Fieldwork story Stammler 2: Yamal, hunting for petrol and a wild reindeer

A story about my failed attempt of shooting a wild reindeer, and of a successful hunt for petrol

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Yarkolana (Nikolay) Khorotetto, spring 2001

This story is dedicated to my friend Yarkolana (Nikolay) Khorotetto, who was tragically found dead (link in Russian) in the tundra, probably killed just after my birthday in 2019. This story takes us 20 years back, to my journey in spring 2001 with young Yarkolana and Dennis to Ostrov Belyi, White Island in the Arctic Ocean. We were all unexperienced and adventurous, did not know how to honour the spirits on Yamal KheKhe, the most sacred site in the entire region. Almost we were punished for this, but only almost. It’s a story of a steep learning curve, of immediate Soviet heritage, and of the hunger for intellectual food in the tundra.

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Dennis and Florian in a hunter’s container on white Island on the southern shore
Yap-Stepan bookOB
It turned out we were not the only ones in the abandoned village. For Stepan Yaptik the library was a top destination too: the books that we took along travelled later throughout the different camps of the tundra

 

 

 

Fieldwork story Stammler 1: Yamal, participation over observation is a health risk


participation over observation is a health risk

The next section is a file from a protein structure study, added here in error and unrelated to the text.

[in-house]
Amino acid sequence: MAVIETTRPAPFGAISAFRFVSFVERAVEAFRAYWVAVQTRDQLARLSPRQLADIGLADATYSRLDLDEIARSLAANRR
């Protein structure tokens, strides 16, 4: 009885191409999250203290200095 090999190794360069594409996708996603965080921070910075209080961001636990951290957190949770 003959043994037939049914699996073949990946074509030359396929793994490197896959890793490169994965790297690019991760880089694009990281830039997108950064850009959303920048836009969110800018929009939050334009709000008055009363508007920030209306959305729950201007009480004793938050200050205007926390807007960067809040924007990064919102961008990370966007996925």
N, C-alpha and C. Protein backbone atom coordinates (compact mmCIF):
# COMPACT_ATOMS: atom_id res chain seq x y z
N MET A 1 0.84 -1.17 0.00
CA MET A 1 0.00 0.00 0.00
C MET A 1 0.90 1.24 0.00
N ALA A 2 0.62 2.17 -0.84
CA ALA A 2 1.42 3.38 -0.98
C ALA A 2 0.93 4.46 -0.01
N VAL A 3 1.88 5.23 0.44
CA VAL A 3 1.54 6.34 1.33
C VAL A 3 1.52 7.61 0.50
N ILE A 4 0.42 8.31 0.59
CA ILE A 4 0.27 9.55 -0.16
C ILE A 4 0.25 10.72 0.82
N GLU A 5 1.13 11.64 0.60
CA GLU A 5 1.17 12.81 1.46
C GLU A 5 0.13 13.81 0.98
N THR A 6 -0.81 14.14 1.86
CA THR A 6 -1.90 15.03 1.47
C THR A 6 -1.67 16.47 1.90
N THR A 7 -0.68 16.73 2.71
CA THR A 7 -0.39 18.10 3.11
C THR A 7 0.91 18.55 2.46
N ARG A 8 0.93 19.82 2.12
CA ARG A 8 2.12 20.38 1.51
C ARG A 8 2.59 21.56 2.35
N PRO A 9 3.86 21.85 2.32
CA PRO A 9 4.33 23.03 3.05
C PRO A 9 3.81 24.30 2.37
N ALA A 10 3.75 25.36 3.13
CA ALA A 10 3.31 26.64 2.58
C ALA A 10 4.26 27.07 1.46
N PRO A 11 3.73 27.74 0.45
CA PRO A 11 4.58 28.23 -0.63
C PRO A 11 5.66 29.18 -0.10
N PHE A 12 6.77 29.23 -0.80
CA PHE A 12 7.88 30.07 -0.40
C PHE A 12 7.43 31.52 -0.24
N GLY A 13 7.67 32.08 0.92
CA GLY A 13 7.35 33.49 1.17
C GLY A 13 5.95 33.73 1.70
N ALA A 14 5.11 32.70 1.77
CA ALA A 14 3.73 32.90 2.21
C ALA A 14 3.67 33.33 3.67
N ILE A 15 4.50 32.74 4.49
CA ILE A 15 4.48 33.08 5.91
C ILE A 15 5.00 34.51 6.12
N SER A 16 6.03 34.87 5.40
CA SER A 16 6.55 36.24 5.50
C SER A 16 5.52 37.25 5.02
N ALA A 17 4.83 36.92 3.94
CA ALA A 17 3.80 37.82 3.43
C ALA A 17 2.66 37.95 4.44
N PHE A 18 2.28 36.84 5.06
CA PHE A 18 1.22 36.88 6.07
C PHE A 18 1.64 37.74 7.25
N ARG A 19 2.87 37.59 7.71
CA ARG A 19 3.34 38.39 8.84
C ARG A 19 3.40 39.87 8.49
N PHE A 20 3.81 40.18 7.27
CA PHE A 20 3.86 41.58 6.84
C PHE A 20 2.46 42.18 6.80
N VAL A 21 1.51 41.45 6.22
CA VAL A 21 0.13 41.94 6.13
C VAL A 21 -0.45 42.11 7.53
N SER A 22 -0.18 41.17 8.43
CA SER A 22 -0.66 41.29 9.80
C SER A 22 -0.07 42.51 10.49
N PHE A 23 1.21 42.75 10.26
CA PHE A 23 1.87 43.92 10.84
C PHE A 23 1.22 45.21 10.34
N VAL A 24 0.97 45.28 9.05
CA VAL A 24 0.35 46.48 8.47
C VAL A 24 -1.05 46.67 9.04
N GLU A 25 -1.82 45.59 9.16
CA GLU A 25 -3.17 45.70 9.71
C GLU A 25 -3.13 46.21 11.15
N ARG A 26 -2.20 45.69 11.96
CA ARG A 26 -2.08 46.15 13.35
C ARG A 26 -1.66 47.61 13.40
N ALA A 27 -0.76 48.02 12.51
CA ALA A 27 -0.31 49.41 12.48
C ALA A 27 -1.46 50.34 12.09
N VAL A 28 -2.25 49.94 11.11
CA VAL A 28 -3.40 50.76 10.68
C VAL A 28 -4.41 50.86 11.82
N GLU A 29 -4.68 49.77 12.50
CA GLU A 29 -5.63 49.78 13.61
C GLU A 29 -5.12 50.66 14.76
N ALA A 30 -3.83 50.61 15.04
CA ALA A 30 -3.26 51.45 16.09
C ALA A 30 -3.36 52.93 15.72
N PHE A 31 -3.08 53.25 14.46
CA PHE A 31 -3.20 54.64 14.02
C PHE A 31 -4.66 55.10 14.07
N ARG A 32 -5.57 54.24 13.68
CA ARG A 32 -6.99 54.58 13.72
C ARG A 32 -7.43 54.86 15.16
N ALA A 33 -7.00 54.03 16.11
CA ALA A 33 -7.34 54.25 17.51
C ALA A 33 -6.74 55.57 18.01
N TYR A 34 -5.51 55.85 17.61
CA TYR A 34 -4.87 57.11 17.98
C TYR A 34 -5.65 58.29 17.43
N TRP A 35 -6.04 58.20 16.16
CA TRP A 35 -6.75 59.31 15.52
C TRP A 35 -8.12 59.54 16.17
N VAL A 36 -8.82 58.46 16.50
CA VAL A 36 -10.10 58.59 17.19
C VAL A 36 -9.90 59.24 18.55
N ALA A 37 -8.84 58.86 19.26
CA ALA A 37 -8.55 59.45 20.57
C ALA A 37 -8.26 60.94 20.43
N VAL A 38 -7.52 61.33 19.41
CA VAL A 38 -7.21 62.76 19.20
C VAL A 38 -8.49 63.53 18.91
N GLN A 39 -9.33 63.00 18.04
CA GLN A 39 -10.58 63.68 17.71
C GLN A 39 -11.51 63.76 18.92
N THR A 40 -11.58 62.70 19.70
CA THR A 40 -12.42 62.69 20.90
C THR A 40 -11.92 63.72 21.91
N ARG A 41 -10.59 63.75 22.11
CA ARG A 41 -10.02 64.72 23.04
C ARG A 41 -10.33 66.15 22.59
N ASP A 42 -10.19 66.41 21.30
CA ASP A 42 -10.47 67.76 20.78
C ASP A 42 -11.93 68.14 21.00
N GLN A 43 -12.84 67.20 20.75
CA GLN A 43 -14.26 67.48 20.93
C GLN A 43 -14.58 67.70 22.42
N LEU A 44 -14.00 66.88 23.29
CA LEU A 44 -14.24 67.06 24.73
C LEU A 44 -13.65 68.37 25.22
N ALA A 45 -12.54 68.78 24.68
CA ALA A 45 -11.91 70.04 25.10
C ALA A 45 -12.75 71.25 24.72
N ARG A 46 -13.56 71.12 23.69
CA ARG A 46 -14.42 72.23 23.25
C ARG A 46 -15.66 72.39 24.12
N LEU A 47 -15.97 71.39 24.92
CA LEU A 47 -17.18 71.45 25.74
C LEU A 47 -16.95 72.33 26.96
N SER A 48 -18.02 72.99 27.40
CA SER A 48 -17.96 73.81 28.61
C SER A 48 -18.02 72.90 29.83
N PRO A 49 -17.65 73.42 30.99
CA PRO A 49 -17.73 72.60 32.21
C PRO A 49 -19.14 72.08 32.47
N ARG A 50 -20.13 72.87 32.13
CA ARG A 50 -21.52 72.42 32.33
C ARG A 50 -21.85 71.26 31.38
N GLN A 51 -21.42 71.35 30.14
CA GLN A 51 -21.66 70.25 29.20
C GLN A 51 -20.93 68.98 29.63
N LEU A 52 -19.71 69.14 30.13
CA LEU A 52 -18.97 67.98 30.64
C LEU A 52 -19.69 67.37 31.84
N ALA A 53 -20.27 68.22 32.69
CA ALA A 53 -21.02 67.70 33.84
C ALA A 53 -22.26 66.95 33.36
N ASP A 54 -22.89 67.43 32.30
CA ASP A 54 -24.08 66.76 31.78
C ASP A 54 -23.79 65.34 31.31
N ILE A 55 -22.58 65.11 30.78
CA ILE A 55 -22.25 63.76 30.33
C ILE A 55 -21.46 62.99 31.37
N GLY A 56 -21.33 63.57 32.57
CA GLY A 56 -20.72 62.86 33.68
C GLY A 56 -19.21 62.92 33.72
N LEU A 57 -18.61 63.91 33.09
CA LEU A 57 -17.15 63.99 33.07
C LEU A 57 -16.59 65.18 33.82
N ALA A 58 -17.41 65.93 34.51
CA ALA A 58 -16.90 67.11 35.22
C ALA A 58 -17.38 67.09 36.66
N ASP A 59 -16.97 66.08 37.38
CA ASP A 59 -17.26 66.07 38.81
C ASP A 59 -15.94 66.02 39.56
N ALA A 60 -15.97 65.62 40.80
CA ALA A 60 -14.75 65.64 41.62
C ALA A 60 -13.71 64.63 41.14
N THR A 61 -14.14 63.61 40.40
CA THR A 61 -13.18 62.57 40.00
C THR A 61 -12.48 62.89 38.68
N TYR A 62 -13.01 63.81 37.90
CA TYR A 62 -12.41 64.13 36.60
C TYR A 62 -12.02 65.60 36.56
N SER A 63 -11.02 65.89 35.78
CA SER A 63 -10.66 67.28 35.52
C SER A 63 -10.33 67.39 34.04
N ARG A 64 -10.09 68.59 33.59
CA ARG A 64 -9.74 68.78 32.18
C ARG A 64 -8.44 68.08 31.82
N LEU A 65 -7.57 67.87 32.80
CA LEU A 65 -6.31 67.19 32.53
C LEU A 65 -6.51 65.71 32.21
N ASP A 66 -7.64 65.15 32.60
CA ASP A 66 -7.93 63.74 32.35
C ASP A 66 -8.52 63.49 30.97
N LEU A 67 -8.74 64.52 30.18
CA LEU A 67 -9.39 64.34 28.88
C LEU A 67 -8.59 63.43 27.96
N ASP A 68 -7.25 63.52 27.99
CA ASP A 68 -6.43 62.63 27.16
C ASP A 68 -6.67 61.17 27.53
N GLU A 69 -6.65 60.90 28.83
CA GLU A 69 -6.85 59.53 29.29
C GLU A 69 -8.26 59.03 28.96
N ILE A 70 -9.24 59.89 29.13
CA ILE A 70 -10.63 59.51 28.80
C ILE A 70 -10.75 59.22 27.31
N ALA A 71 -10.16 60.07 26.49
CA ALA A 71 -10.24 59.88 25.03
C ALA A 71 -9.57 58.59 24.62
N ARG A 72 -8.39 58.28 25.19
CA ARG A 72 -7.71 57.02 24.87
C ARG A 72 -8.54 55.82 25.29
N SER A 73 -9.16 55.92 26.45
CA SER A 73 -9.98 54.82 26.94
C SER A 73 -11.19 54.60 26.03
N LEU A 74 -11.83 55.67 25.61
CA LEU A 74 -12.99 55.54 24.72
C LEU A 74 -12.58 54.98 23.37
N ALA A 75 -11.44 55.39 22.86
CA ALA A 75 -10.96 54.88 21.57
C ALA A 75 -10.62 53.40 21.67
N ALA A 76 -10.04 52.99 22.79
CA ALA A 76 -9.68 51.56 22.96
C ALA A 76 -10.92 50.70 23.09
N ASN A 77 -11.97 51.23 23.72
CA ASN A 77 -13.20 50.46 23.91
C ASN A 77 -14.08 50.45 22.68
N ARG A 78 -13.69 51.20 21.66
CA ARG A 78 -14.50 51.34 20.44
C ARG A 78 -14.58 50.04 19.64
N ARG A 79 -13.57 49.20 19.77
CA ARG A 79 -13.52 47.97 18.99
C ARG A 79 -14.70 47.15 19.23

This was my first cold night ever in a chum in the Yamal tundra. It’s a story of ‘lesson learned’ early on in my fieldwork practice, that you need not only to be keen to participate in people’s life, but also be a good observer for the details. The price I had to pay for this in the end was a fever:(

Here are some photos from that day

after a sleepless night, with high temperature, I still couldn’t hold back and had to participate in the slaughter
He was the guy with whom I swapped the sleeping bag for a yagushka at night. In the rain he was wearing a parka made of Darnit, the material which you use for road construction between the pebbles and the sand.

 

 

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From the trading post Portsy Yakha to the camp site we needed to cross the river
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after a sleepless night, with high temperature, I still couldn’t hold back and had to participate in the slaughter
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He was the guy with whom I swapped the sleeping bag for a yagushka at night. In the rain he was wearing a parka made of Darnit, the material which you use for road construction between the pebbles and the sand.